More information on Mung Bean Sprouts

First, a bit of clarification. By bean sprouts I am referring to mung bean sprouts, the distinctive plump silver sprouts with two yellowish "horns" at one end and a scraggly tail that come from the sprouted seeds of the mung bean plant.

The Chinese have been growing mung bean sprouts (nga choy or nga choi) for approximately 3,000 years. However, the popularity of bean sprouts in the west is a more recent phenomenon. Many of us first got turned on to sprouts during the health conscious seventies, when we began piling them onto green salads or in tofu burgers. And why not? Not only are bean sprouts high in protein, vitamin C and Folacin, but they are a dieter's dream. According to the U.S. Department of Agriculture, one cup of bean sprouts contains a mere twenty-six calories. They are low in salicylate, a naturally occurring chemical in plants that some individuals have difficulty tolerating. (Aspirin is acetyl salicylic acid). In Chinese medicine bean sprouts are considered to be a yin or cooling food.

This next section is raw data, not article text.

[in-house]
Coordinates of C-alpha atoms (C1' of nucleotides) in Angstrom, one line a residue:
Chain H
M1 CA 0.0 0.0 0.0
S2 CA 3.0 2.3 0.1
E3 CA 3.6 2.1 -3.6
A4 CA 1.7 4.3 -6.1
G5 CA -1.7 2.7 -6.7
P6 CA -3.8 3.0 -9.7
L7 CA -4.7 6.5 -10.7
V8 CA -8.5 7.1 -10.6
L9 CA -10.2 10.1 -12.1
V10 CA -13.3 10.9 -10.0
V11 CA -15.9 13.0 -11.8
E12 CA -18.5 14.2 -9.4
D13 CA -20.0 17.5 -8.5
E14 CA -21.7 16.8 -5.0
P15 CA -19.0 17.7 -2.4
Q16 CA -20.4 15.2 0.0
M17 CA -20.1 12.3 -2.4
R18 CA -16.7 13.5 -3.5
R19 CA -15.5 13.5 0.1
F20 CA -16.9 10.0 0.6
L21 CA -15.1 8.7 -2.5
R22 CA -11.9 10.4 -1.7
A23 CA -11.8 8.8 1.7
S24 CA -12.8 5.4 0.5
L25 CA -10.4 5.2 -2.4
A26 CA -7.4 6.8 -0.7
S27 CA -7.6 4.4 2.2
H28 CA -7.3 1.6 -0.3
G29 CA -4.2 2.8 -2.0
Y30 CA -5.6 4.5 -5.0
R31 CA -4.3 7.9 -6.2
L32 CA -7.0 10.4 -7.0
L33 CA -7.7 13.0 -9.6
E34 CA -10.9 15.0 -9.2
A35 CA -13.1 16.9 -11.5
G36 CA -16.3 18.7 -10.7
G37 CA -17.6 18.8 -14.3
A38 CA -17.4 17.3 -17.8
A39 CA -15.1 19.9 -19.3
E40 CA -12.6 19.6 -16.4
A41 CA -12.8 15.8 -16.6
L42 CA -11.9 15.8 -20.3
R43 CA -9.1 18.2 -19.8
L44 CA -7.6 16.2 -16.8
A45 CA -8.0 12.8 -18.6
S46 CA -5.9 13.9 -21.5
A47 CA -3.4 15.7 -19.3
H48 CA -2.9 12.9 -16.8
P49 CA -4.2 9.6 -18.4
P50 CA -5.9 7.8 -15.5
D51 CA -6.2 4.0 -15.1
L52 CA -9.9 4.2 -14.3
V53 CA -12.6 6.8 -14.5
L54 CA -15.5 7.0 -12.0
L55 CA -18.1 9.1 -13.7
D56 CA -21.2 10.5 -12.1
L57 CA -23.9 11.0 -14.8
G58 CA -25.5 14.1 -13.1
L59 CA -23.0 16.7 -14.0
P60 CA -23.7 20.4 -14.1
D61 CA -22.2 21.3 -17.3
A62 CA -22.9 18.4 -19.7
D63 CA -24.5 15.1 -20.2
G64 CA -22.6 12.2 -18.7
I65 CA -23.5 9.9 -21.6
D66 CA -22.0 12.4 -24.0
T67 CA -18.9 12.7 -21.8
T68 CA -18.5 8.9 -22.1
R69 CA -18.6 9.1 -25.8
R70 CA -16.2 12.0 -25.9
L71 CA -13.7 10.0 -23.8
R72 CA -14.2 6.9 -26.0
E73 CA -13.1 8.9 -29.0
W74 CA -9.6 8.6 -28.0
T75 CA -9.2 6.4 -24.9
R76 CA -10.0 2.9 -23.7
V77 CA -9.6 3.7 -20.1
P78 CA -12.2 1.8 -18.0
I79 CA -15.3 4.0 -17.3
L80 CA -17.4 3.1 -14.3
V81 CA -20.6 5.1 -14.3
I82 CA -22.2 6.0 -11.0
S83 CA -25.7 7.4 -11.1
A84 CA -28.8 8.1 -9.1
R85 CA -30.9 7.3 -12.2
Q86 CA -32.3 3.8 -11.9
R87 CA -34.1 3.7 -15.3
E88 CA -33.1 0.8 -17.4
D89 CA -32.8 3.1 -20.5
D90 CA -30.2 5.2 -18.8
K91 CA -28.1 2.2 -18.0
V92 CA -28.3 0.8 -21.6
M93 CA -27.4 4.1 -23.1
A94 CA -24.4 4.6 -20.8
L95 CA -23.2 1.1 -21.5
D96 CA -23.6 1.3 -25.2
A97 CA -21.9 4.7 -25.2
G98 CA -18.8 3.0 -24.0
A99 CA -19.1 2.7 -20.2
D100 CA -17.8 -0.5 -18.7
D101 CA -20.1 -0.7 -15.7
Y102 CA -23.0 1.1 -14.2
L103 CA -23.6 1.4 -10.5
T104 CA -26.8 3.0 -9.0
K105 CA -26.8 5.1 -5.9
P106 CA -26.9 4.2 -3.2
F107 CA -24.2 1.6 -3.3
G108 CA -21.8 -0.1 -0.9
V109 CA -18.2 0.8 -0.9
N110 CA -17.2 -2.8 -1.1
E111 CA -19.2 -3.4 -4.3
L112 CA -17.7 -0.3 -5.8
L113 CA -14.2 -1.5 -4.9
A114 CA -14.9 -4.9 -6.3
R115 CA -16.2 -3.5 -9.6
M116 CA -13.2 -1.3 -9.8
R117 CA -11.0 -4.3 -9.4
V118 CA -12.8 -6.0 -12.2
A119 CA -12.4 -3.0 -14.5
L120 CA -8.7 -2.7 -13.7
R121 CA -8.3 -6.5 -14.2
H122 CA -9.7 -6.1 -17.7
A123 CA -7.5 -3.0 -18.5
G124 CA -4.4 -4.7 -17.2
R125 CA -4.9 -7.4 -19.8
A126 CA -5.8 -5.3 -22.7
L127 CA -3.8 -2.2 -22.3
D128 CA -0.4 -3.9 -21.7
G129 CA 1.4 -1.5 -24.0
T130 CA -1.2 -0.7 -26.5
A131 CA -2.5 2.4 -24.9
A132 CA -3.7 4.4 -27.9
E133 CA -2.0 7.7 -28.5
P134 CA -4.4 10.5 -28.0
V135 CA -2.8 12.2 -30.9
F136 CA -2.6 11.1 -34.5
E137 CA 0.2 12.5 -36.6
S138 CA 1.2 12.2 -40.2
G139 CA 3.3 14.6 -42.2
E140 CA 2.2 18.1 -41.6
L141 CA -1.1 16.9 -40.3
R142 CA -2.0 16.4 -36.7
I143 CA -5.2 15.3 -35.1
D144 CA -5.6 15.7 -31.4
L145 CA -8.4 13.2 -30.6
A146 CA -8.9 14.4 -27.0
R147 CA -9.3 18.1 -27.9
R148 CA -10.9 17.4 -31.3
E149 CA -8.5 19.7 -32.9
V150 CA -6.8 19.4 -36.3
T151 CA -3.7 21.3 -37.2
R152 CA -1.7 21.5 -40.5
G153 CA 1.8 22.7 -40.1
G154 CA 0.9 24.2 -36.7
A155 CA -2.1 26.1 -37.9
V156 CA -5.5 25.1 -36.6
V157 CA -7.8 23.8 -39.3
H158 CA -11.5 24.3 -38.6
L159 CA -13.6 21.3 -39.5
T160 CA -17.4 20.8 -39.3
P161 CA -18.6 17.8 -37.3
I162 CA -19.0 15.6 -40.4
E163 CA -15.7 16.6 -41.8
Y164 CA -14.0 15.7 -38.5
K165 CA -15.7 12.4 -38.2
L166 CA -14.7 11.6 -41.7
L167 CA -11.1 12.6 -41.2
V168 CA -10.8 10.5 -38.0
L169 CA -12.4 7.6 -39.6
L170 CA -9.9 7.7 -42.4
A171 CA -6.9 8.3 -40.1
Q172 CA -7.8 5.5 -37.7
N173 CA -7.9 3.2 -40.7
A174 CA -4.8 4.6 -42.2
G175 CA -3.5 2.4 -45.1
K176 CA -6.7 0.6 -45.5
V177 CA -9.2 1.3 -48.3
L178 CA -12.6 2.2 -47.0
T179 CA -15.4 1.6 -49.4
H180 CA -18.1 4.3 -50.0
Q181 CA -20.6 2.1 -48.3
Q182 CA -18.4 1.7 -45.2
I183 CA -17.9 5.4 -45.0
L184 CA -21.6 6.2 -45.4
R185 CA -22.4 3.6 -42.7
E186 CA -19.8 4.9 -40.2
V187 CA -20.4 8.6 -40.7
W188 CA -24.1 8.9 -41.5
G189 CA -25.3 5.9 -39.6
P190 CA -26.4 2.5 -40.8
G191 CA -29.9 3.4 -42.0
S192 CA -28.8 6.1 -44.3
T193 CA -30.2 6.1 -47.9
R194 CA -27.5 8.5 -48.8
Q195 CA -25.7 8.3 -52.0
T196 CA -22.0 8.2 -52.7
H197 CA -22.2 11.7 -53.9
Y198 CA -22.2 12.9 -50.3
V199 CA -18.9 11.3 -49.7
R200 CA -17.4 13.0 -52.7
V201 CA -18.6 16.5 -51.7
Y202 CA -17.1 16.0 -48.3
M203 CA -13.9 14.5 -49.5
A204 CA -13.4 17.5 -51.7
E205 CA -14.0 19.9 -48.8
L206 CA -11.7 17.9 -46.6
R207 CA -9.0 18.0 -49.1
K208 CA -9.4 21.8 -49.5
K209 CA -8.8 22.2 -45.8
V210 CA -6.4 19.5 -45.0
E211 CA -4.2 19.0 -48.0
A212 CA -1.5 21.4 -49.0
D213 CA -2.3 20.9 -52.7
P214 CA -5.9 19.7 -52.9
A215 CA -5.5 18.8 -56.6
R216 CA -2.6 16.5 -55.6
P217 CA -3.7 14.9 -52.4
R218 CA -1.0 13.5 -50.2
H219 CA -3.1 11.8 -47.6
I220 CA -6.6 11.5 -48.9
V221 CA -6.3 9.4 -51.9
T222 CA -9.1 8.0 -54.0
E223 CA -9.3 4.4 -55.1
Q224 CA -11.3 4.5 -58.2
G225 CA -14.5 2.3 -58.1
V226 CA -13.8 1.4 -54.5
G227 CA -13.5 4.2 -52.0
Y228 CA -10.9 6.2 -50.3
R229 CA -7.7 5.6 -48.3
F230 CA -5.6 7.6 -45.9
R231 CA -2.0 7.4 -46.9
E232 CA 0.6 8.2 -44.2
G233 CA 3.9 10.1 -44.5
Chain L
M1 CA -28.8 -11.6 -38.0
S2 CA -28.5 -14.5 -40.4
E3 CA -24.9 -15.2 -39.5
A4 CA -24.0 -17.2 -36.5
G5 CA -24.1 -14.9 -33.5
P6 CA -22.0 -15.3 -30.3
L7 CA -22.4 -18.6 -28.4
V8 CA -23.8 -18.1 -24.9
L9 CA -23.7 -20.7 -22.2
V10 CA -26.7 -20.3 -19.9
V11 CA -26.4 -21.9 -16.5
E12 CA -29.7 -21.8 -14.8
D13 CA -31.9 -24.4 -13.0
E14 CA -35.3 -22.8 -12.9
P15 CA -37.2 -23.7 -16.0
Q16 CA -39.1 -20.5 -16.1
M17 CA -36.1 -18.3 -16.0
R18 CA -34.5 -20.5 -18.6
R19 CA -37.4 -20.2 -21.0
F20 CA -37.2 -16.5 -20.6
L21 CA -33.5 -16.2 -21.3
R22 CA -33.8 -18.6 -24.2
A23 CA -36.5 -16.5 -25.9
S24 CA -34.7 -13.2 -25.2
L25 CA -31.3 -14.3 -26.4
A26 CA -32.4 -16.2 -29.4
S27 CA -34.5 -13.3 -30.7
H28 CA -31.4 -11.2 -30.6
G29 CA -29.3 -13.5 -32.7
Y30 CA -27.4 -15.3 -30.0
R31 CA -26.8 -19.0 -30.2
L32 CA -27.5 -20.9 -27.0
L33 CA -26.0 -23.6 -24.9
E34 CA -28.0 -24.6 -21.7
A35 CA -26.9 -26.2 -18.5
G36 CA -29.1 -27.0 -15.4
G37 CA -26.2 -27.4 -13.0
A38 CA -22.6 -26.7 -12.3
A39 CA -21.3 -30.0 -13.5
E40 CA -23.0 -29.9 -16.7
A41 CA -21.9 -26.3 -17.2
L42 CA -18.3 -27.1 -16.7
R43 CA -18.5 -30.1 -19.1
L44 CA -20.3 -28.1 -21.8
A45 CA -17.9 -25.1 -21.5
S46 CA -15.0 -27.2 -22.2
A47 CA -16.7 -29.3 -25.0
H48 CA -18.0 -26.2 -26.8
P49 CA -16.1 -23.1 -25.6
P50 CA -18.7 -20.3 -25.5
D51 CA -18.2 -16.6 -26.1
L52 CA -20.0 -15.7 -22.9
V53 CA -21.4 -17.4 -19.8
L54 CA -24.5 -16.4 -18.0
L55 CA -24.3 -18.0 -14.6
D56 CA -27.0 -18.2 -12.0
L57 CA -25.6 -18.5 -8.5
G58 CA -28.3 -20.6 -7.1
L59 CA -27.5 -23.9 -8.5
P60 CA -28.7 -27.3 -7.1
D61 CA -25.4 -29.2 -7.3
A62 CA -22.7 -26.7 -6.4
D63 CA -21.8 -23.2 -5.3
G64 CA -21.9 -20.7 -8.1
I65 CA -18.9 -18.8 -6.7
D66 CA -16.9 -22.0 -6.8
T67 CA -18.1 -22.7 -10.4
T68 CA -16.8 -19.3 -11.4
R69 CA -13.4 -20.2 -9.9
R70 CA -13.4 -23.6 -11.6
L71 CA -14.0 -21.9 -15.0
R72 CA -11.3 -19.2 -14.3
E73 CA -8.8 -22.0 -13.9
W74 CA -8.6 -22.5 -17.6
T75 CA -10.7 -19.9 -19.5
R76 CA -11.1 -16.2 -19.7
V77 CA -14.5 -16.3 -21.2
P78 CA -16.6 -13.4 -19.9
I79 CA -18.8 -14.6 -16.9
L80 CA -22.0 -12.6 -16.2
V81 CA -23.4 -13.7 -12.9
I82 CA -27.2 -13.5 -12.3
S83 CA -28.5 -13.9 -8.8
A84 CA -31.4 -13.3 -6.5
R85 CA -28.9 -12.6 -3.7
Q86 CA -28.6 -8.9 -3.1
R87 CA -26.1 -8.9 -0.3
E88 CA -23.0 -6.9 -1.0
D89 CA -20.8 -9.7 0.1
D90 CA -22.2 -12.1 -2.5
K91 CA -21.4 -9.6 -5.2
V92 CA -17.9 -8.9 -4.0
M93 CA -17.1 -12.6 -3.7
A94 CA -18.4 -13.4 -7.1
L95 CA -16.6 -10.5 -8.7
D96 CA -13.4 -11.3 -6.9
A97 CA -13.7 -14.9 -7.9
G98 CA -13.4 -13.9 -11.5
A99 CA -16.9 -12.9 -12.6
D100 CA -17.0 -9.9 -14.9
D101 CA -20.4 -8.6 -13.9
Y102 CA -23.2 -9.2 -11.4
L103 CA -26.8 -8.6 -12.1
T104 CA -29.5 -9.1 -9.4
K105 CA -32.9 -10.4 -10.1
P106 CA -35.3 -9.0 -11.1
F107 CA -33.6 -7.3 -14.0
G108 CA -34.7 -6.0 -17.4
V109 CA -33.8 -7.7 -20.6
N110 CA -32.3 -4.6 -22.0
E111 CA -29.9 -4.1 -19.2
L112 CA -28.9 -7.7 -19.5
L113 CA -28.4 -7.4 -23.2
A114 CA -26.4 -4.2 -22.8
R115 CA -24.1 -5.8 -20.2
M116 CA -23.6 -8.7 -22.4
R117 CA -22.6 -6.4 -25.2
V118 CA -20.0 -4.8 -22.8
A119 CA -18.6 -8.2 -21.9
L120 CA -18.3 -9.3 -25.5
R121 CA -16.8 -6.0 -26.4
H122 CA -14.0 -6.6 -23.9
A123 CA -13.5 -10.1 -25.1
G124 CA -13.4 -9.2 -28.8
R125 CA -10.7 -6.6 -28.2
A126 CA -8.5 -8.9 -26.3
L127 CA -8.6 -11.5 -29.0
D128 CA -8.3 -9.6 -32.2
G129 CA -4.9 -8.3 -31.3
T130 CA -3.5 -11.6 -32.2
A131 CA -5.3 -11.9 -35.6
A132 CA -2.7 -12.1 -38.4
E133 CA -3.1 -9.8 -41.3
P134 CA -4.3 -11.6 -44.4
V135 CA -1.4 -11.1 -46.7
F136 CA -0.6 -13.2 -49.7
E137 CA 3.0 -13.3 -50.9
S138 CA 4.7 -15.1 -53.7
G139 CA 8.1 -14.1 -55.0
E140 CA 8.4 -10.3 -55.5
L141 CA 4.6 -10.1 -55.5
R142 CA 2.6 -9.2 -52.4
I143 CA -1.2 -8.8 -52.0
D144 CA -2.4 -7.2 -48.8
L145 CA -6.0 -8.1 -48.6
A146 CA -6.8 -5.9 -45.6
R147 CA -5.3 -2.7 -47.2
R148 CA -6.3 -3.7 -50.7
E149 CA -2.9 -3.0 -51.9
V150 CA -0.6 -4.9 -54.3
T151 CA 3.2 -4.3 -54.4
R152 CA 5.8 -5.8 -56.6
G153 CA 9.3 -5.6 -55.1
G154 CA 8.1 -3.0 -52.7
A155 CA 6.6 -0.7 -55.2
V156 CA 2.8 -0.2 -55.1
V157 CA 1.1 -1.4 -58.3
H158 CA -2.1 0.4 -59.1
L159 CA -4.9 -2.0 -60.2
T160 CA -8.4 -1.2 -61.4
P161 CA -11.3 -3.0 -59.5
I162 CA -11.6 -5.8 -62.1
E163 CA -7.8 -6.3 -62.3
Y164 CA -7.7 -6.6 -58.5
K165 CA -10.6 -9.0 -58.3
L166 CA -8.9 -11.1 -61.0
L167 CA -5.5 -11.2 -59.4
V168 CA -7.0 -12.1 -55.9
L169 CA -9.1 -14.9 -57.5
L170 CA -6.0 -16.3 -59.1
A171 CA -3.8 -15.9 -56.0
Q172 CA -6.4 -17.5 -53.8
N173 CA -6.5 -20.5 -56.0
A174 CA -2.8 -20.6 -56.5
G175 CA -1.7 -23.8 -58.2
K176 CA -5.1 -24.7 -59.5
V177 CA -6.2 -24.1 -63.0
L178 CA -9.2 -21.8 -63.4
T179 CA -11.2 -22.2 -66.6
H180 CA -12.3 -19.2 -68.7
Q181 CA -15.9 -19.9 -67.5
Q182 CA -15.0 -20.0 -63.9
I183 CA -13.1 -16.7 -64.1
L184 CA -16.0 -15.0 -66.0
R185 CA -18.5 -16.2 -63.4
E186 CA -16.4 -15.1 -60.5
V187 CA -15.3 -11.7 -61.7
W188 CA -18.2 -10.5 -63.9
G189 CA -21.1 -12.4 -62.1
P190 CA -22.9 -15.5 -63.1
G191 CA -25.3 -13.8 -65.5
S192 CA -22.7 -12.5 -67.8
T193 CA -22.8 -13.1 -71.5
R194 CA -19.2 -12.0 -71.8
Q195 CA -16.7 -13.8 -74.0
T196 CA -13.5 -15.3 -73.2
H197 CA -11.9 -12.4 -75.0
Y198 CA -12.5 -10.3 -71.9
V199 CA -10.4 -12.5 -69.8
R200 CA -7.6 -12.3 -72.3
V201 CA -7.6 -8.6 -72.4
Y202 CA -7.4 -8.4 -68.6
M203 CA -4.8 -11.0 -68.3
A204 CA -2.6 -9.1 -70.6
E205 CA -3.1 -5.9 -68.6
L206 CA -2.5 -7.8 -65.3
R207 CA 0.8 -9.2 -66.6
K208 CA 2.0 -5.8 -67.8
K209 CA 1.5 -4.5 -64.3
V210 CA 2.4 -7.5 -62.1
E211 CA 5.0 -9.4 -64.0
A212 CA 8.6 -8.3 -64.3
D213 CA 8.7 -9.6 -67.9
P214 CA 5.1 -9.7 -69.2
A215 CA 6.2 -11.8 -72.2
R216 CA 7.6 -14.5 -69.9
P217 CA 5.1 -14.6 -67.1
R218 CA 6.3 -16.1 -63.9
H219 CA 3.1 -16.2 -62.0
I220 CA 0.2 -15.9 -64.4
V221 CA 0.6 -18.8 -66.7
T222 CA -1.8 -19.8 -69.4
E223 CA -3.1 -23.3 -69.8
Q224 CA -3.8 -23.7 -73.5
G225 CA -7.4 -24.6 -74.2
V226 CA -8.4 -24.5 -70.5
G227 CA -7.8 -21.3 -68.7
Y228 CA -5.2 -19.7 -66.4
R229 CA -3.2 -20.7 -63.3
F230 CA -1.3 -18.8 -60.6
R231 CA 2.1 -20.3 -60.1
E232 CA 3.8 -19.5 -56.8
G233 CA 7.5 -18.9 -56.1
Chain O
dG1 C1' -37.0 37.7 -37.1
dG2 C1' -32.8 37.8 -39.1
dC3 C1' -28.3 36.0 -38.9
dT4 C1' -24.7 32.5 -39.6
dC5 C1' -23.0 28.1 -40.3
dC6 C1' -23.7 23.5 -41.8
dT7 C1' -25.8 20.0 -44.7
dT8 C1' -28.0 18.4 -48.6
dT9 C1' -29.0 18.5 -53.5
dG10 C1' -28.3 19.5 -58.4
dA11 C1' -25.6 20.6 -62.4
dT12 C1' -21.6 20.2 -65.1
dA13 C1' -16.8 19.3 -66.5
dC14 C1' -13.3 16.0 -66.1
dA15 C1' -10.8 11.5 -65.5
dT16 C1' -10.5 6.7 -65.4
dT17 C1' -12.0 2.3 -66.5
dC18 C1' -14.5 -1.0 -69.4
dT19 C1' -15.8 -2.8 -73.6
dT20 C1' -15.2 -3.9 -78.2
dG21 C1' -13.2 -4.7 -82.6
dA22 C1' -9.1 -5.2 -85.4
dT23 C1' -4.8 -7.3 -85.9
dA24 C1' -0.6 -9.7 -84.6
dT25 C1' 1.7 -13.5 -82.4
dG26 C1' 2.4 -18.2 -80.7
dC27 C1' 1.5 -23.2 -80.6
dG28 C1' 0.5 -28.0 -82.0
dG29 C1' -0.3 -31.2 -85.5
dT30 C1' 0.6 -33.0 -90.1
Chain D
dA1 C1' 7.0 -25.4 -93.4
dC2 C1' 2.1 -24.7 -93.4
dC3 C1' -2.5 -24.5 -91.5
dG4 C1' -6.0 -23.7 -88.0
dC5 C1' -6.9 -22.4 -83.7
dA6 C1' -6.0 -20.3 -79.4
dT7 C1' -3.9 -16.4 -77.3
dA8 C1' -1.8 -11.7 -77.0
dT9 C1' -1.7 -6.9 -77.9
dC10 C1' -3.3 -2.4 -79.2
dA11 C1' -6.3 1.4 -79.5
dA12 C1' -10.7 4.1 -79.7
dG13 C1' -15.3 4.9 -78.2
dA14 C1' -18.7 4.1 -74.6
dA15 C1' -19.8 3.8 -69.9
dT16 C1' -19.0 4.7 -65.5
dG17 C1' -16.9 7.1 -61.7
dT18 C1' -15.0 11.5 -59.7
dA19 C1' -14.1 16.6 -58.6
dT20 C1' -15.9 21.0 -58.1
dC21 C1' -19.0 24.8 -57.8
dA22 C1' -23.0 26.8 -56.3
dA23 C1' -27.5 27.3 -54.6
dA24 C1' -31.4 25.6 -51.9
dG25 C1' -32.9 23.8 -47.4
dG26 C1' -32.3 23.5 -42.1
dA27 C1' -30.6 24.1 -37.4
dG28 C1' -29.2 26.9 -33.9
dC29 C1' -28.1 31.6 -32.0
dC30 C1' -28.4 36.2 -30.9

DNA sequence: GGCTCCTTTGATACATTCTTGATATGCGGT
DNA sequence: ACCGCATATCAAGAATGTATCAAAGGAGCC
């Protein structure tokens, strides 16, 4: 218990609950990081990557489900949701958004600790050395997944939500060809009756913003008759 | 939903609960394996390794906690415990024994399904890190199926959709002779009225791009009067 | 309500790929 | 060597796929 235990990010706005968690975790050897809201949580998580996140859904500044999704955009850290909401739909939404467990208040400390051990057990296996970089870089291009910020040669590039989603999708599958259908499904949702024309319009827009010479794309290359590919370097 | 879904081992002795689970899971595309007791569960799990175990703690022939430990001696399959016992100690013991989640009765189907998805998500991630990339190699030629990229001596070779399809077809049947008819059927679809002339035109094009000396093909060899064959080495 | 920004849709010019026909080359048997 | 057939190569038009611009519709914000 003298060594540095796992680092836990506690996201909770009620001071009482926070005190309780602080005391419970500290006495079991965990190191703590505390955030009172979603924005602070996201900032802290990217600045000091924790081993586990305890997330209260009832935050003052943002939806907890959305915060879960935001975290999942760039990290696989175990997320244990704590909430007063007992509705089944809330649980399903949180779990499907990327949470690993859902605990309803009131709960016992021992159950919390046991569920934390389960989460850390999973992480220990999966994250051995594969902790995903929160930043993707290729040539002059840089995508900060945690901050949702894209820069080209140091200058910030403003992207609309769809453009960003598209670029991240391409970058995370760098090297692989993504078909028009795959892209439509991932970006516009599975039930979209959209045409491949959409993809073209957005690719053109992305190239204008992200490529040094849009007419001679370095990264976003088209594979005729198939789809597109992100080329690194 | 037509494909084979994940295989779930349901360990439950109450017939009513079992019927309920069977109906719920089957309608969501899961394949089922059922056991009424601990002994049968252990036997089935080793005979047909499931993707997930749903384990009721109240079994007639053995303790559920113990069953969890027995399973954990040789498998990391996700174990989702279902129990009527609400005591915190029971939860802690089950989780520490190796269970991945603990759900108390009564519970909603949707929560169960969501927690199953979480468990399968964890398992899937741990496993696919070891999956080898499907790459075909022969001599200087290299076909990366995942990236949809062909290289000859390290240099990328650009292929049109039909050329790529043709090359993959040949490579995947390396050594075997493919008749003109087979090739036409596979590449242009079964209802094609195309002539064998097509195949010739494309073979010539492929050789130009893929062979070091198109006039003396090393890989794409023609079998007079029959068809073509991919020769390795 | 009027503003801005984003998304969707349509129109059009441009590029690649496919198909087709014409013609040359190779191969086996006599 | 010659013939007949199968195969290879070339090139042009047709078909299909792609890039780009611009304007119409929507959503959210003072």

Both the texture and taste of mung bean sprouts - crunchy with a delicate hint of sweetness - enhances a number of popular Chinese dishes, from Egg Rolls to stir-fries and salads. In The Oxford Companion to Food, Alan Davidson notes that stir-frying bean sprouts releases a protein that isn't available when they are eaten raw. However, to maintain their crisp texture, they shouldn't be stir-fried longer for longer than about thirty seconds.

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